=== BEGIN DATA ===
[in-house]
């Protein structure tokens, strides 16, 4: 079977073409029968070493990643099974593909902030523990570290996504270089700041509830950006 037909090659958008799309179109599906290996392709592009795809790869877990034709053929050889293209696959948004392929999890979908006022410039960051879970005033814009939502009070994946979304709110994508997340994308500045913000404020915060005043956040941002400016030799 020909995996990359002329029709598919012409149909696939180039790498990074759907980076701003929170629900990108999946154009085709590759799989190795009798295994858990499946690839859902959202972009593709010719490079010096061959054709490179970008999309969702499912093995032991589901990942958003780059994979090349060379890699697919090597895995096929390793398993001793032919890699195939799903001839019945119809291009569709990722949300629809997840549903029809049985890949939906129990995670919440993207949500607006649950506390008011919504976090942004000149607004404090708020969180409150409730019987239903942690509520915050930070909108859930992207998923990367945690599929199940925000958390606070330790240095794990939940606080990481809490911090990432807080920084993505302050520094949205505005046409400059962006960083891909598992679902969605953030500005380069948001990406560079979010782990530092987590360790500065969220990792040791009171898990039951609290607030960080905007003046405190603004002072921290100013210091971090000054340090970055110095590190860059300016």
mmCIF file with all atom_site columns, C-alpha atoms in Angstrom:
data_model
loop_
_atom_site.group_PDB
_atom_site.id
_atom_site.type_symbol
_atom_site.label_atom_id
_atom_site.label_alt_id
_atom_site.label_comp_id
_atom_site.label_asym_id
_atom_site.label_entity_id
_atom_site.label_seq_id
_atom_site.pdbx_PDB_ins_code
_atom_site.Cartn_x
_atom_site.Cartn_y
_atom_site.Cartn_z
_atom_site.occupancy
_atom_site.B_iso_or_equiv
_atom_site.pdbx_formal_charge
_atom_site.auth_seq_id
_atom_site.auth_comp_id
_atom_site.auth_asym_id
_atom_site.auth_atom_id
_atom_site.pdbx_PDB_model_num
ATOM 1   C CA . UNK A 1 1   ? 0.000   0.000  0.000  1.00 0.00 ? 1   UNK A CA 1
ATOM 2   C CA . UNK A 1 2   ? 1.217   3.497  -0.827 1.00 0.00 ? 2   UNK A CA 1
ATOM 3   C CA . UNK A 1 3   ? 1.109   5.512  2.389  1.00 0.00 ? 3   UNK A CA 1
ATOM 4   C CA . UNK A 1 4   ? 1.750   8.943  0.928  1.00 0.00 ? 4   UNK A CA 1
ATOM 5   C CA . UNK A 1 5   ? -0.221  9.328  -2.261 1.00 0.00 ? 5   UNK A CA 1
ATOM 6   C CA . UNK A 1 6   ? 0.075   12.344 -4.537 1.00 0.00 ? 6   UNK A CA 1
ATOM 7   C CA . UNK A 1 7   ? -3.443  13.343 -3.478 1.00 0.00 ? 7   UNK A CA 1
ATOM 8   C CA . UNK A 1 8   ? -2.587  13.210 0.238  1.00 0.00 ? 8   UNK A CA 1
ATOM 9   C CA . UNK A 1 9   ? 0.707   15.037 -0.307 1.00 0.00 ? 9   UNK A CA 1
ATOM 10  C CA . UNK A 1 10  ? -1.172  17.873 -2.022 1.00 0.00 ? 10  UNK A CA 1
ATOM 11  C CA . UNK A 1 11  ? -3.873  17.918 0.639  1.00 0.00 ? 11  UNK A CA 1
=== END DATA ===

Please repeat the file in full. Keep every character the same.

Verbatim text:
[in-house]
């Protein structure tokens, strides 16, 4: 079977073409029968070493990643099974593909902030523990570290996504270089700041509830950006 037909090659958008799309179109599906290996392709592009795809790869877990034709053929050889293209696959948004392929999890979908006022410039960051879970005033814009939502009070994946979304709110994508997340994308500045913000404020915060005043956040941002400016030799 020909995996990359002329029709598919012409149909696939180039790498990074759907980076701003929170629900990108999946154009085709590759799989190795009798295994858990499946690839859902959202972009593709010719490079010096061959054709490179970008999309969702499912093995032991589901990942958003780059994979090349060379890699697919090597895995096929390793398993001793032919890699195939799903001839019945119809291009569709990722949300629809997840549903029809049985890949939906129990995670919440993207949500607006649950506390008011919504976090942004000149607004404090708020969180409150409730019987239903942690509520915050930070909108859930992207998923990367945690599929199940925000958390606070330790240095794990939940606080990481809490911090990432807080920084993505302050520094949205505005046409400059962006960083891909598992679902969605953030500005380069948001990406560079979010782990530092987590360790500065969220990792040791009171898990039951609290607030960080905007003046405190603004002072921290100013210091971090000054340090970055110095590190860059300016």
mmCIF file with all atom_site columns, C-alpha atoms in Angstrom:
data_model
loop_
_atom_site.group_PDB
_atom_site.id
_atom_site.type_symbol
_atom_site.label_atom_id
_atom_site.label_alt_id
_atom_site.label_comp_id
_atom_site.label_asym_id
_atom_site.label_entity_id
_atom_site.label_seq_id
_atom_site.pdbx_PDB_ins_code
_atom_site.Cartn_x
_atom_site.Cartn_y
_atom_site.Cartn_z
_atom_site.occupancy
_atom_site.B_iso_or_equiv
_atom_site.pdbx_formal_charge
_atom_site.auth_seq_id
_atom_site.auth_comp_id
_atom_site.auth_asym_id
_atom_site.auth_atom_id
_atom_site.pdbx_PDB_model_num
ATOM 1   C CA . UNK A 1 1   ? 0.000   0.000  0.000  1.00 0.00 ? 1   UNK A CA 1
ATOM 2   C CA . UNK A 1 2   ? 1.217   3.497  -0.827 1.00 0.00 ? 2   UNK A CA 1
ATOM 3   C CA . UNK A 1 3   ? 1.109   5.512  2.389  1.00 0.00 ? 3   UNK A CA 1
ATOM 4   C CA . UNK A 1 4   ? 1.750   8.943  0.928  1.00 0.00 ? 4   UNK A CA 1
ATOM 5   C CA . UNK A 1 5   ? -0.221  9.328  -2.261 1.00 0.00 ? 5   UNK A CA 1
ATOM 6   C CA . UNK A 1 6   ? 0.075   12.344 -4.537 1.00 0.00 ? 6   UNK A CA 1
ATOM 7   C CA . UNK A 1 7   ? -3.443  13.343 -3.478 1.00 0.00 ? 7   UNK A CA 1
ATOM 8   C CA . UNK A 1 8   ? -2.587  13.210 0.238  1.00 0.00 ? 8   UNK A CA 1
ATOM 9   C CA . UNK A 1 9   ? 0.707   15.037 -0.307 1.00 0.00 ? 9   UNK A CA 1
ATOM 10  C CA . UNK A 1 10  ? -1.172  17.873 -2.022 1.00 0.00 ? 10  UNK A CA 1
ATOM 11  C CA . UNK A 1 11  ? -3.873  17.918 0.639  1.00 0.00 ? 11  UNK A CA 1